We also have been examining differences between each set of CSR schools and all other schools in our sample (for example, SFA schools versus comparison, ASP and AC schools). Once again, we are using propensity score stratification to statistically equate schools on 34 pre-treatment covariates and to match them using an optimal matching program. In many ways this comparison is superior to the one between each set of CSR schools and the set of comparison schools, not only because the larger sample of schools provides for better matches between treated and untreated schools, but also because some of the schools in our so-called “comparison” group participated in a variety of whole-school reform programs (e.g., expeditionary earning/outward bound, direct instruction, etc.).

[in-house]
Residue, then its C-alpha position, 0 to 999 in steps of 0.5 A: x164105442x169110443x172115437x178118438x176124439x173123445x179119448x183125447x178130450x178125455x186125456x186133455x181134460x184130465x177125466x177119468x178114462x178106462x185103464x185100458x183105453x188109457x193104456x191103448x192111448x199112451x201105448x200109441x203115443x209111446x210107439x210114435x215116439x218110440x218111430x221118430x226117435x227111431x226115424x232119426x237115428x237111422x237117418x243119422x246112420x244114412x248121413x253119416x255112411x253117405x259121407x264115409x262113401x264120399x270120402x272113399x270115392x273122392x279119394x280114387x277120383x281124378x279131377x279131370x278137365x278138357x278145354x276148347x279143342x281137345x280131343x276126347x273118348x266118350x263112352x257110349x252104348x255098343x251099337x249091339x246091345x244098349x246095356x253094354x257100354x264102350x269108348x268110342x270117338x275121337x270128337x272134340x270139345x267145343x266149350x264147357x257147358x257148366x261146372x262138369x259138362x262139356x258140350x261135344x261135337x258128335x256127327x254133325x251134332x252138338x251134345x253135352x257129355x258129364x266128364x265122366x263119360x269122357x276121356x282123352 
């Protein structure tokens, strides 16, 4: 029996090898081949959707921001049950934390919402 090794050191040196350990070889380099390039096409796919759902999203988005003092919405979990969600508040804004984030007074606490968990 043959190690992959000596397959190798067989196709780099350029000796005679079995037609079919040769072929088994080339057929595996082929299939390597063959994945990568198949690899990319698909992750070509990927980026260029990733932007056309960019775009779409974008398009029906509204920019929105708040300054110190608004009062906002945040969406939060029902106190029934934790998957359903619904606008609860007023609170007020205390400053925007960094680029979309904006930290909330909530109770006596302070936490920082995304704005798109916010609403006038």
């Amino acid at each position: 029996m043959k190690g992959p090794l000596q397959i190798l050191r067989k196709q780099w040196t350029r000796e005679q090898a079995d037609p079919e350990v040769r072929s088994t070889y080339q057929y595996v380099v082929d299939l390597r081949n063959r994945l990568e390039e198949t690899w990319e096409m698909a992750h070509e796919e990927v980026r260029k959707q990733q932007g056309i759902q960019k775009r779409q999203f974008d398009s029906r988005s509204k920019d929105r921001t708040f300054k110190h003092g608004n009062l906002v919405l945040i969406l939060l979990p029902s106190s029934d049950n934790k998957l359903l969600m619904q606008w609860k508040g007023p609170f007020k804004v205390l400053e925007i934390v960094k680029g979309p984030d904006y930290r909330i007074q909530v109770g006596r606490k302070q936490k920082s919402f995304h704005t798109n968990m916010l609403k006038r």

To date, the findings of all of these analyses seem to follow logically from our discussion to this point. For example, thus far, we have found that the school improvement strategy followed in ASP schools failed to produce instructional practices that were different from instructional practices in comparison schools. As a result, it is not surprising that patterns of achievement in ASP schools were also indistinguishable from patterns of achievement in comparison schools. For both cohorts of students (K-2 and 3-5), our preliminary analyses failed to find any significant differences in students’ rates of achievement growth over time across ASP and comparison schools—or across ASP and all other schools. Again, given the lack of differences in instructional practices across ASP and control schools, this finding is not surprising.